As it is Black History Month, we think back on the influential leaders and activists who have made this painful but rich history important. We have grown up learning about leaders like Martin Luther King Jr., Harriet Tubman and Rosa Parks. In recent years, victims of racism have left their own influence: Trayvon Martin, Michael Brown, Sandra Bland and Tamir Rice.

An activist is defined by the Cambridge Dictionary as “a person who believes strongly in political or social change and takes part in activities such as protests to try to make this happen.” The deaths of these victims helped spark the Black Lives Matter Movement, igniting the flame of activism across the nation. Their tragic stories inspired Angie Thomas to finish writing her first novel, something that originally started off as a short story for a class project. The protagonist in her debut as an author, “The Hate U Give,” can be added to this list of influential members in the Black Lives Matter movement. For however fictional she may be, the issues Starr Carter is confronted with feel all too real.

Carter is a 16-year-old black girl living two separate lives. In one of them she is “Williamson Starr,” and in the other she is “Garden Heights Starr.” Williamson Starr refers to her private school, where she is one of few black students, and Garden Heights Starr refers to the gang-run area she and her family live in. Carter balances her two lives until one day she sees her unarmed childhood best friend, Khalil, get shot by a white police officer. The tragedy sends Carter and her family into a whirlwind of court hearings, emotions and turmoil. Carter desperately wants Khalil to receive justice. The power of her words could ultimately clear his name of all the derogatory terms that are coloring it within the media.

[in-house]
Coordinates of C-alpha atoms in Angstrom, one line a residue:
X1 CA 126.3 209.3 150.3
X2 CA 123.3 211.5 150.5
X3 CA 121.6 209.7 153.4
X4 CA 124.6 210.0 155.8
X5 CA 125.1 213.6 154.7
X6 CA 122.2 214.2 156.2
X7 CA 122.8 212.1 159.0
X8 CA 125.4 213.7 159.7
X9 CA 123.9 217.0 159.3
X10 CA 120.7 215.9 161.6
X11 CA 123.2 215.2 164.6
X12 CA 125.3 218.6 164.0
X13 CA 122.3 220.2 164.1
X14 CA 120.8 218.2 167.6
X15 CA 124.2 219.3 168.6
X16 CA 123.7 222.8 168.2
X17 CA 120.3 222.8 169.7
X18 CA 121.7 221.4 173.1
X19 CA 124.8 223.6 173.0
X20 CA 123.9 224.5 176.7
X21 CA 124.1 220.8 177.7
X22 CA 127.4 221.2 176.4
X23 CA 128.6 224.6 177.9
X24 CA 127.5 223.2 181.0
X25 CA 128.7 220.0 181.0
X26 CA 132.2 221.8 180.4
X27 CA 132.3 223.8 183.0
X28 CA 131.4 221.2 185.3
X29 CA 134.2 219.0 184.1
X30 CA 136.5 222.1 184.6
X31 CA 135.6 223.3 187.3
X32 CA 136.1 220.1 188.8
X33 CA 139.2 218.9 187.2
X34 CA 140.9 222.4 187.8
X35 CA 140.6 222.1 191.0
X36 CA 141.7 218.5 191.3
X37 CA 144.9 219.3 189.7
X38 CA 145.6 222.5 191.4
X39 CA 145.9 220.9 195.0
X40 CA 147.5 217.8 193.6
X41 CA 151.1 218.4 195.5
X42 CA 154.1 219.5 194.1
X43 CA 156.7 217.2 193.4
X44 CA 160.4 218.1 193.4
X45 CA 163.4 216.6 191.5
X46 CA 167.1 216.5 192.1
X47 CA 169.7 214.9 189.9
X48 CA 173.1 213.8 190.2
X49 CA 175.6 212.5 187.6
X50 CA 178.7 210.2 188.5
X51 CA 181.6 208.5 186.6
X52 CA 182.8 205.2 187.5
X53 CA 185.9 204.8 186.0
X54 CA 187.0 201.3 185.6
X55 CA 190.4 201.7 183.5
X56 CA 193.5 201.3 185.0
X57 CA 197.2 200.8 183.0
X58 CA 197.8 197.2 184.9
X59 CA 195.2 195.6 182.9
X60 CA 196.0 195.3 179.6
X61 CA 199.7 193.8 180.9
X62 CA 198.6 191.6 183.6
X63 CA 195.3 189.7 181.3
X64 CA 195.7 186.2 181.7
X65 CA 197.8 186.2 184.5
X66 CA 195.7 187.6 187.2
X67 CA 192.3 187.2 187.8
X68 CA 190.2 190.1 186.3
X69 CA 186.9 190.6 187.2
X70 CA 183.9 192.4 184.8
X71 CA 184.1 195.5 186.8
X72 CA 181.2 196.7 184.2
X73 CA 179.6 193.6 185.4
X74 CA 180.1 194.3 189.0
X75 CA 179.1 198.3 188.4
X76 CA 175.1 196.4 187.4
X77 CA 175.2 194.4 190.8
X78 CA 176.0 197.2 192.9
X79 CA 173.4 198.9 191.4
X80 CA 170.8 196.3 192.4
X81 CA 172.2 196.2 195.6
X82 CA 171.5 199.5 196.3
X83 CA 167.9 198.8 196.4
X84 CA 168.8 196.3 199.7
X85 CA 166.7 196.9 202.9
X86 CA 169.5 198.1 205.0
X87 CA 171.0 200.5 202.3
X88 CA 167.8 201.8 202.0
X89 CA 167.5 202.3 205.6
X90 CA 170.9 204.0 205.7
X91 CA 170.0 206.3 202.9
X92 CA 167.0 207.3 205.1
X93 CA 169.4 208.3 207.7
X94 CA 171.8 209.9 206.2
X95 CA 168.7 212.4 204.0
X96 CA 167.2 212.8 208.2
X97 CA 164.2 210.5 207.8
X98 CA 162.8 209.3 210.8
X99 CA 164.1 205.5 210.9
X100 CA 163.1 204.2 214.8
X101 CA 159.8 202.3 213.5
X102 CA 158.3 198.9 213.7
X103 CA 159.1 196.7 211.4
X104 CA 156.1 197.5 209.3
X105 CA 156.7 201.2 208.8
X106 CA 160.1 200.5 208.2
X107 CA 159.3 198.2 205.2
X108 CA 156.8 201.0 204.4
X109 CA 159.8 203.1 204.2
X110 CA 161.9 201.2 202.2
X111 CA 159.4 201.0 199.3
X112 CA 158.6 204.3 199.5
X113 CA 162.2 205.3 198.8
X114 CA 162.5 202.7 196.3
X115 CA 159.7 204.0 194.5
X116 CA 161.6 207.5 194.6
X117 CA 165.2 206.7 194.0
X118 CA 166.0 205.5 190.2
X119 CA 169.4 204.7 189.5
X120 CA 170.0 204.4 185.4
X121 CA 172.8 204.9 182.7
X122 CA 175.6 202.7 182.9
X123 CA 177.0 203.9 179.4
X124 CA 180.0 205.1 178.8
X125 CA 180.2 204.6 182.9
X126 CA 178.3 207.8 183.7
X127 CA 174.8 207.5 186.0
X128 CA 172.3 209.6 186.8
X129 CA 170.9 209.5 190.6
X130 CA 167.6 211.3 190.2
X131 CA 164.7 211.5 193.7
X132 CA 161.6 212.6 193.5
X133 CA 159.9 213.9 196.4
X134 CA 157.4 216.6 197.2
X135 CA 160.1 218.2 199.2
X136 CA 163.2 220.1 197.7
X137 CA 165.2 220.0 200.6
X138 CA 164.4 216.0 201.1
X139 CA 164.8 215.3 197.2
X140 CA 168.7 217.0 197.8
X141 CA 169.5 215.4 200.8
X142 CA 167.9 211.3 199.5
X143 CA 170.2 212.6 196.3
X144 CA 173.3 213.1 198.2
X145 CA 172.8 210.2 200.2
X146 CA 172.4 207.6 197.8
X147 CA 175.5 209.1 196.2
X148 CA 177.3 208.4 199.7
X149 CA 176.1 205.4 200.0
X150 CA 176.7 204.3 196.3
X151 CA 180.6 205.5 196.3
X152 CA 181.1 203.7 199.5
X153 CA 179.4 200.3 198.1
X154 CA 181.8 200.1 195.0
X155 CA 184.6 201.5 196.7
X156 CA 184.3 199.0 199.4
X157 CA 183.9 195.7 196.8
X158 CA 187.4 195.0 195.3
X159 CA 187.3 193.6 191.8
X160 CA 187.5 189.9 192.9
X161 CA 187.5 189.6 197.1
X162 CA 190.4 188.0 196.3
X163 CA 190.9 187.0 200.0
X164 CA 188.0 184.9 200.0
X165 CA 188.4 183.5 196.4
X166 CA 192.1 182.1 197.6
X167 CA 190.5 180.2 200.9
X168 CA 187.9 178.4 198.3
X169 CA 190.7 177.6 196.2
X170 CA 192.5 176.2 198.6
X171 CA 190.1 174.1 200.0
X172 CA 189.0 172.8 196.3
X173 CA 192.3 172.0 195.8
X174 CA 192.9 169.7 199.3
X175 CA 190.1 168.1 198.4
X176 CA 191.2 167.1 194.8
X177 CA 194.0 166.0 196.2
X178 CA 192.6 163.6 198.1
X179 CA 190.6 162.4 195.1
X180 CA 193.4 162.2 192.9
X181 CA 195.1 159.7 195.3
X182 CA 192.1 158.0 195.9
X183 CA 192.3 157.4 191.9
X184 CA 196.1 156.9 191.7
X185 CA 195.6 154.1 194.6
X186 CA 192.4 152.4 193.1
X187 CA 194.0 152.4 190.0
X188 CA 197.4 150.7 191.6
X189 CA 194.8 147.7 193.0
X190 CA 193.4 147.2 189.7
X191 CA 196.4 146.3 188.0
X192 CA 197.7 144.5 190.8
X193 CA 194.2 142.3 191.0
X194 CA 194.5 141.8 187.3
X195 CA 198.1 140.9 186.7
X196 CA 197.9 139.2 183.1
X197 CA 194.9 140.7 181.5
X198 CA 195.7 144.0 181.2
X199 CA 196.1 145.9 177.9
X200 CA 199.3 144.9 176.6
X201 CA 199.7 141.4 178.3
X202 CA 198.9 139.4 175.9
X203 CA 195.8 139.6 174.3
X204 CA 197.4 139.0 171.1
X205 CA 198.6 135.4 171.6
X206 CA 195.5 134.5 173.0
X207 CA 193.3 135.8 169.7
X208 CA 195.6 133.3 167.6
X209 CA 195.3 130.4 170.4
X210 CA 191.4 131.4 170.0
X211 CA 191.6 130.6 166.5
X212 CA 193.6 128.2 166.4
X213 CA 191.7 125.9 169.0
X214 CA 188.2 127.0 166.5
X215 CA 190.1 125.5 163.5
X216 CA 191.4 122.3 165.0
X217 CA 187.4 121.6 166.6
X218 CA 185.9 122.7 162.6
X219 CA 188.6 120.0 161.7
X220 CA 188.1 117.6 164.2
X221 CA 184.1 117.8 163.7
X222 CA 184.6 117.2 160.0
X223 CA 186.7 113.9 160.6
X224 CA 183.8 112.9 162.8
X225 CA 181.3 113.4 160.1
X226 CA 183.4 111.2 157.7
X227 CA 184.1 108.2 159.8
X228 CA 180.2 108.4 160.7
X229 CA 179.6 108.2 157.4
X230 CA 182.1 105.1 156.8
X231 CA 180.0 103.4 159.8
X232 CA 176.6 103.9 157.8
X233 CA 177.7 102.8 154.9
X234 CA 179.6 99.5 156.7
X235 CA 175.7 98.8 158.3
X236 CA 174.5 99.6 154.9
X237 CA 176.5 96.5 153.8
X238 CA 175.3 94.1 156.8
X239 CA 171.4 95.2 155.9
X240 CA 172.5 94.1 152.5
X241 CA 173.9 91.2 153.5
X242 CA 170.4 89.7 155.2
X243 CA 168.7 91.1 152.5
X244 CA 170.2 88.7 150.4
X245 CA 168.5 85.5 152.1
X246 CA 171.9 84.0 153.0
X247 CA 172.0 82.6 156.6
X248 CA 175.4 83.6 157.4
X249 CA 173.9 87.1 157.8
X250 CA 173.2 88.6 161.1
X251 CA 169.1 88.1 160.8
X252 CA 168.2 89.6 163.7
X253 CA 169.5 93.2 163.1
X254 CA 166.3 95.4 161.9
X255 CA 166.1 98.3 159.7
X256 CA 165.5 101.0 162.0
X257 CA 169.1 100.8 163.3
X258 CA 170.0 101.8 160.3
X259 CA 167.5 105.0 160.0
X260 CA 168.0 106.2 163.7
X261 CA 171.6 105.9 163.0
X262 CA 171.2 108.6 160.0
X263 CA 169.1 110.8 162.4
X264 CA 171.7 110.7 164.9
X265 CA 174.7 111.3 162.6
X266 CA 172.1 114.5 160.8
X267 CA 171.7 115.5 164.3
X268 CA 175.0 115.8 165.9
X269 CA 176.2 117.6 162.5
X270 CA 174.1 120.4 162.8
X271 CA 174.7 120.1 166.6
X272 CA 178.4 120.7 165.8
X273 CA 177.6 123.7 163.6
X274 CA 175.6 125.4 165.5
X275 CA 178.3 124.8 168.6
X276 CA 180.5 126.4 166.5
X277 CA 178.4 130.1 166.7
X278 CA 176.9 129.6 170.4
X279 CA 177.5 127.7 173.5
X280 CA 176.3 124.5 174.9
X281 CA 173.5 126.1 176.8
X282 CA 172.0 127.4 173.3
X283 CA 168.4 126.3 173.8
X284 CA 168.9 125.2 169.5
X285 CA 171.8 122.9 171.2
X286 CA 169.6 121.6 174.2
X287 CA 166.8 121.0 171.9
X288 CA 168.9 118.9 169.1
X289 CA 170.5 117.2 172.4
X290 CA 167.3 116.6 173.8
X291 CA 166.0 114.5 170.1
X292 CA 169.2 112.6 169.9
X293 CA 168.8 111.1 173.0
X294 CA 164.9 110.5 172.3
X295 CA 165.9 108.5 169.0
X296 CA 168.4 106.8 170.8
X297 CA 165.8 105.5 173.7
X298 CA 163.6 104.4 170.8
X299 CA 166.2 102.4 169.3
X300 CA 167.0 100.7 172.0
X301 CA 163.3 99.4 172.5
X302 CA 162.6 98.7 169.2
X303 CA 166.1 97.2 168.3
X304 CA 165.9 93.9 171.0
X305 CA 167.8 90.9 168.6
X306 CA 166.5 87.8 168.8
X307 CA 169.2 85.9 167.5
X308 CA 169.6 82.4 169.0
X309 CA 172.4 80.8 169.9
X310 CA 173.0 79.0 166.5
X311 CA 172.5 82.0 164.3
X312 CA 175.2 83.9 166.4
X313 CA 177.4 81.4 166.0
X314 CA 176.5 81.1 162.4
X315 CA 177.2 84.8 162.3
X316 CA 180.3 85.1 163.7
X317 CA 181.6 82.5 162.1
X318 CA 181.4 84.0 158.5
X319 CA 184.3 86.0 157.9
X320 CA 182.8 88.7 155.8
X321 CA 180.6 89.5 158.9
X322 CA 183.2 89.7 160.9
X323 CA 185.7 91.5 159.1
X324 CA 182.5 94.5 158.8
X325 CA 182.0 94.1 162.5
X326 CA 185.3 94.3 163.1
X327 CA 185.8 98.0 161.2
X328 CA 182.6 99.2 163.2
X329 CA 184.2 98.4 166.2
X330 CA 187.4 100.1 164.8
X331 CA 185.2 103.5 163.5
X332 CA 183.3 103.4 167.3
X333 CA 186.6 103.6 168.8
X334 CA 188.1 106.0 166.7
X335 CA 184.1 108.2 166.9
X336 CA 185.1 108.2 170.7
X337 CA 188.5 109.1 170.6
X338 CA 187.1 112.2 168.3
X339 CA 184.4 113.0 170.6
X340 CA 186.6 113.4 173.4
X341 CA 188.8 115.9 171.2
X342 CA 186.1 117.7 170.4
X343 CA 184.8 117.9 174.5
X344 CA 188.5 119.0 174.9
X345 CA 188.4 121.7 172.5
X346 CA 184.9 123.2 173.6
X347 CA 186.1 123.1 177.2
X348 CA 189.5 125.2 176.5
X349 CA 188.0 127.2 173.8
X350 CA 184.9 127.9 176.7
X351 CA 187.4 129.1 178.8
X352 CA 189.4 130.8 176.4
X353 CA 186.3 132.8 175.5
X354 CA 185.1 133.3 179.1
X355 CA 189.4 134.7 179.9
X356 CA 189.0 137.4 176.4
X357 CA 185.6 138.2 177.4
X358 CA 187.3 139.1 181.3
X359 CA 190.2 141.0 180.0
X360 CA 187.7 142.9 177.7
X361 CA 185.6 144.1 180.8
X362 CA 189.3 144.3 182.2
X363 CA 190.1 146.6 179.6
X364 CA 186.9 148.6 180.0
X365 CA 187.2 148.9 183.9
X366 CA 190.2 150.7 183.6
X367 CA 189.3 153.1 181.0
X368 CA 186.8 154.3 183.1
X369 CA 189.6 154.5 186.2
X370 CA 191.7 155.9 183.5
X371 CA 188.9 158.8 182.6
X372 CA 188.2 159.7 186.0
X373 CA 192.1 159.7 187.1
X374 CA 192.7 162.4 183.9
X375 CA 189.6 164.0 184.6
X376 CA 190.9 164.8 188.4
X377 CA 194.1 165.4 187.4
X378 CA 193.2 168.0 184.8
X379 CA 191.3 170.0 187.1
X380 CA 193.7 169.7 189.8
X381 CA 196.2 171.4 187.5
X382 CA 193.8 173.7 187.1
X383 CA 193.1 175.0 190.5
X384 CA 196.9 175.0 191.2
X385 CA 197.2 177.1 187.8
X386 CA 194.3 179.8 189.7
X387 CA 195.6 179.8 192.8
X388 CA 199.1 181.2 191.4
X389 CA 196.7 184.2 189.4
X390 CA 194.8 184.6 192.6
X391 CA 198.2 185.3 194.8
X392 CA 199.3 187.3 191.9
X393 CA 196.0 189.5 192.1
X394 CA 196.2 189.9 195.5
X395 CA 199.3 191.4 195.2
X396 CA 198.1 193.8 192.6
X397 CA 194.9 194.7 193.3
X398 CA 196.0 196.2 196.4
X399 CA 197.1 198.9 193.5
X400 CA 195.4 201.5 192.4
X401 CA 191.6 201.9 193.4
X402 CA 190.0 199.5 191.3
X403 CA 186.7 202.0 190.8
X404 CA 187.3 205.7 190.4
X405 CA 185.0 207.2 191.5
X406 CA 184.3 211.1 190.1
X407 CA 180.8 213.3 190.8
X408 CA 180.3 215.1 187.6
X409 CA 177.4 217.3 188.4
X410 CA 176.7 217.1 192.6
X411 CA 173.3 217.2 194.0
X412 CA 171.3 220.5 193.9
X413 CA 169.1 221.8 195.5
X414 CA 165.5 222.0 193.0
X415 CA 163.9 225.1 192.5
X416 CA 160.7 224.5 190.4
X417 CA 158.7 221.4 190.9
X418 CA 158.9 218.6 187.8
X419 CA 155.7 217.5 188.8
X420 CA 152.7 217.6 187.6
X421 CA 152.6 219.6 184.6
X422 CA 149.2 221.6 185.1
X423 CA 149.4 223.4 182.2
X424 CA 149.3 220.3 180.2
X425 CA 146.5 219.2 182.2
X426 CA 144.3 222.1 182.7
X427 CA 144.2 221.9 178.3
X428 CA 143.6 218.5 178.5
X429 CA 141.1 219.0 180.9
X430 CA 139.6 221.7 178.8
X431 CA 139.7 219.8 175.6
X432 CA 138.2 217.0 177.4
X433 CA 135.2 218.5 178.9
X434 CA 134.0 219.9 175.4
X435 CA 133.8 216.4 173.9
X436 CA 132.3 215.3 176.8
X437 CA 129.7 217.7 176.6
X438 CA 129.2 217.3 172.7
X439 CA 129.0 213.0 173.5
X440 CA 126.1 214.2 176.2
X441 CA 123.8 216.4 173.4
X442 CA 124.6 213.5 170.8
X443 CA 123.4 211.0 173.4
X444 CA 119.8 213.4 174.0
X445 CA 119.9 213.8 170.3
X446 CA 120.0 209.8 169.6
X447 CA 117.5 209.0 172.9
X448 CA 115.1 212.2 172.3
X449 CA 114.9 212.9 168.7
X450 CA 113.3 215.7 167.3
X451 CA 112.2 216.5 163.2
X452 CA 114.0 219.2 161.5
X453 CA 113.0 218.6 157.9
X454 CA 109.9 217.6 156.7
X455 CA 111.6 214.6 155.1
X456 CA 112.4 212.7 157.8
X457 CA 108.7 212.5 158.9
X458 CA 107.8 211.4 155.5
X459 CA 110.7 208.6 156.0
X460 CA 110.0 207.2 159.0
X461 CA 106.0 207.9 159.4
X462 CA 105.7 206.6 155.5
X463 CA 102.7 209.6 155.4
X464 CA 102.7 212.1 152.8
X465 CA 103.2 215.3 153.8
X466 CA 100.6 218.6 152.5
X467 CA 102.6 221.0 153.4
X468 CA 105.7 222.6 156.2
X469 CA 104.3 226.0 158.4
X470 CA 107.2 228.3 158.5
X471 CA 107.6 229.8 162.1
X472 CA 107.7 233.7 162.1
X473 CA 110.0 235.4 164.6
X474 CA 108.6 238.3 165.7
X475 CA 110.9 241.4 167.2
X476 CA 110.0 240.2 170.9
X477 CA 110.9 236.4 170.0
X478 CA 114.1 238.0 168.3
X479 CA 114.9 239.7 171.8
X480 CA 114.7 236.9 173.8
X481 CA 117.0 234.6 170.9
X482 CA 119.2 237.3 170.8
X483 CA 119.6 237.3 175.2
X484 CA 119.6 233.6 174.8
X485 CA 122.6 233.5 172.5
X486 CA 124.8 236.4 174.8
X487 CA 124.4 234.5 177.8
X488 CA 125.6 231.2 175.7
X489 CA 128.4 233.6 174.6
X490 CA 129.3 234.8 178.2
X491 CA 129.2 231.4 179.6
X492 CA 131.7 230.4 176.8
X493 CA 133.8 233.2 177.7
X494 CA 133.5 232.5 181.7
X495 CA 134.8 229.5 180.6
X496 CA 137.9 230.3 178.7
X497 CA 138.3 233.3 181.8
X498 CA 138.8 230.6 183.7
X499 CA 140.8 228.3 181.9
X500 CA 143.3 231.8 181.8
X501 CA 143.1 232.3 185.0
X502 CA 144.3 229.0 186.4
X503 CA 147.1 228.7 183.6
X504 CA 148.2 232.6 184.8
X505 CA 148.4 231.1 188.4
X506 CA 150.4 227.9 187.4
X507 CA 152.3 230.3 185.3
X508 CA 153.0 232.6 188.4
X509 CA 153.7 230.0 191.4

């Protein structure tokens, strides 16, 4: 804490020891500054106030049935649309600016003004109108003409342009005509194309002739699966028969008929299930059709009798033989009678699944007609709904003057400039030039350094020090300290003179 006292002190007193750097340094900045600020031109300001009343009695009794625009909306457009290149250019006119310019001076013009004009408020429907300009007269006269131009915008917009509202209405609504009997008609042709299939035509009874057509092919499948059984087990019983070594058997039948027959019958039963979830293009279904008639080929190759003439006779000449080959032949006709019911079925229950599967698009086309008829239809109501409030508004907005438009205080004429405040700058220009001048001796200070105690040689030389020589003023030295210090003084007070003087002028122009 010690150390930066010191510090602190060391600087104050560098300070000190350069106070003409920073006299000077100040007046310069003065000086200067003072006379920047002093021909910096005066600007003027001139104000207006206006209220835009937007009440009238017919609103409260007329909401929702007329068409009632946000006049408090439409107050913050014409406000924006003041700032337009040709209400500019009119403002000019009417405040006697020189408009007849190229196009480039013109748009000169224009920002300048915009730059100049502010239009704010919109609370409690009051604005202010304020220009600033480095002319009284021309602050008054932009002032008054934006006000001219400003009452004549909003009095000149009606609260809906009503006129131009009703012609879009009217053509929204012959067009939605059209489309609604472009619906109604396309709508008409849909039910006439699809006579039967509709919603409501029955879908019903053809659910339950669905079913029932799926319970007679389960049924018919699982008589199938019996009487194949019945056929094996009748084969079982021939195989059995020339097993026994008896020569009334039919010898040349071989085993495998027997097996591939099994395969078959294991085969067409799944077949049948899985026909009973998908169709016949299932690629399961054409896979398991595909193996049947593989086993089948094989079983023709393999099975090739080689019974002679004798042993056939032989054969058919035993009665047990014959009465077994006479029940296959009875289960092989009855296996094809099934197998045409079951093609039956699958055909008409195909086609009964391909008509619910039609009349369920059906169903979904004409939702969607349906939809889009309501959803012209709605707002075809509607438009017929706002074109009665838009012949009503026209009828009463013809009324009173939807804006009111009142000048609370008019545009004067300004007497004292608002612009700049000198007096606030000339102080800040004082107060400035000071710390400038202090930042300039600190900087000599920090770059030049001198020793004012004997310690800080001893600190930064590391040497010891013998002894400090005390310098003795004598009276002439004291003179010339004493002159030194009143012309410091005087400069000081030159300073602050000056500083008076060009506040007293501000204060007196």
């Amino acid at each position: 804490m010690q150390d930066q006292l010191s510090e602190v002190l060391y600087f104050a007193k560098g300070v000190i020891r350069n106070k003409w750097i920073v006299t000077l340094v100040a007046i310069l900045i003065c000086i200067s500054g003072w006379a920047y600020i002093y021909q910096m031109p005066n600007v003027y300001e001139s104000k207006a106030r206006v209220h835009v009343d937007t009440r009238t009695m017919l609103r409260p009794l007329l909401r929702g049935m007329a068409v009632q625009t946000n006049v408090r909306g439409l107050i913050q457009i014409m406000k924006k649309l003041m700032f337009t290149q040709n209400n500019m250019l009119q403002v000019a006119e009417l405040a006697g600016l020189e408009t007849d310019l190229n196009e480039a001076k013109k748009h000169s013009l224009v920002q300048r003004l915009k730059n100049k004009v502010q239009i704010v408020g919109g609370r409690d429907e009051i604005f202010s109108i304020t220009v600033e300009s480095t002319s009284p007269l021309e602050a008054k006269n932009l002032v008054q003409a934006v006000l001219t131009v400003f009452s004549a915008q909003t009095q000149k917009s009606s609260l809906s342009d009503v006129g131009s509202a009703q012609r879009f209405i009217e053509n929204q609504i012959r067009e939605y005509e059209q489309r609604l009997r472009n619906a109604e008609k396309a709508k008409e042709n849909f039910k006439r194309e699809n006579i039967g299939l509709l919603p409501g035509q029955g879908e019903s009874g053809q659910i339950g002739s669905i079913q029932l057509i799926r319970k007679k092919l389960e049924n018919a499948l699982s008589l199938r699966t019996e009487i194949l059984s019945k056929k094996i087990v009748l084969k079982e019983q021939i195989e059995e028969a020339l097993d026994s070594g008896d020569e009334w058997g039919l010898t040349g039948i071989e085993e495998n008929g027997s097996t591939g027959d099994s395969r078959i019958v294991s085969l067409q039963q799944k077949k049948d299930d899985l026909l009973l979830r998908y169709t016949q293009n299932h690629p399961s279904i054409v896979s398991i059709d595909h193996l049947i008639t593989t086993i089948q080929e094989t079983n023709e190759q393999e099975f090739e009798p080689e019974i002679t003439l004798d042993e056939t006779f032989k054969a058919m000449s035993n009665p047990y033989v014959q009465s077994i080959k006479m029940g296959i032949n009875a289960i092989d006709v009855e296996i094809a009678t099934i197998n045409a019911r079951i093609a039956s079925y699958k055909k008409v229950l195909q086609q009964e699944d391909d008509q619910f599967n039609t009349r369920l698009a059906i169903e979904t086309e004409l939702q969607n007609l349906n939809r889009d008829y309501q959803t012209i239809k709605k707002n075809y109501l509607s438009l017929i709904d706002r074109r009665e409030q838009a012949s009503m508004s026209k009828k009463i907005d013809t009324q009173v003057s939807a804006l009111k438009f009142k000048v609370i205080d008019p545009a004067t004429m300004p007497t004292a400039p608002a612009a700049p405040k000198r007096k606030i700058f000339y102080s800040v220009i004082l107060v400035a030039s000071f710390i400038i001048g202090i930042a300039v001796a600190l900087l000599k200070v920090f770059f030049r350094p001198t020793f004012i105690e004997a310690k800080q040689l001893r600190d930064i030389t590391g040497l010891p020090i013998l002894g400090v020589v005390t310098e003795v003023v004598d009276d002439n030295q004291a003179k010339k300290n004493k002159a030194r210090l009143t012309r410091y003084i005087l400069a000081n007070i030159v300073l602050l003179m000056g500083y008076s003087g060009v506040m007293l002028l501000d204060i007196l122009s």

Although this book is categorized as young adult literature, it’s a read for all. All the characters are authentic and vulnerable — the issues they deal with are unfortunately very real for black and other minority communities across the nation. Thomas does a fine job of making sure Carter’s journey is not preachy, and she adds other narratives from Carter’s family and friends that tie the story together while giving it a sense of depth. This novel makes readers take a step back and consider a different perspective on police shootings.

The most intriguing part of Carter’s world is that it’s truly a combination of her black and white life. She has a white boyfriend, a close white friend and an uncle who is a police officer. On the other hand, Carter’s father is an ex-con who served three years for his involvement with drugs. Thomas crafts a conversation between the father and daughter duo to enlighten readers in a down-to-earth way. Carter’s father explains Tupac Shakur’s concept of “thug life,” an acronym for “The Hate U Give Little Infants F**** Everybody.” It explains how black lives are set up and how kids like Khalil fall into the drug scene. The scene takes place early in the novel, but it resonates throughout it and long after you’ve shut the book.

The reason Thomas’s debut is so impactful is because there isn’t a happy ending. Despite the honest testimony and stacks of evidence, the officer is not convicted for the murder of Khalil. The lesson Carter and readers have learned along the way will propel the next generation of activism and awareness. And perhaps the most important lesson of all can be taken from this quote of Carter’s: “What’s the point of having a voice if you’re gonna be silent in those moments you shouldn’t be?”

“The Hate U Give” is an eye-opening book I recommend to people of all ages, ethnicities and backgrounds. In a time of political turmoil and racial tension, this novel is not only a beacon of clarity, but a needed reminder of the most powerful tool we possess: a voice.


Palak Jayswal is a Senior Writer for the Arts and Entertainment Desk. She is majoring in Communications and minoring in Creative Writing. She is currently a Junior.


Please enter your comment!
Reader comments on are the opinions of the writer, not the Daily Utah Chronicle or University of Utah Student Media. We will delete comments containing obscenities, personal attacks and inappropriate or offensive remarks. Flagrant or repeat violators will be banned.

Please enter your name here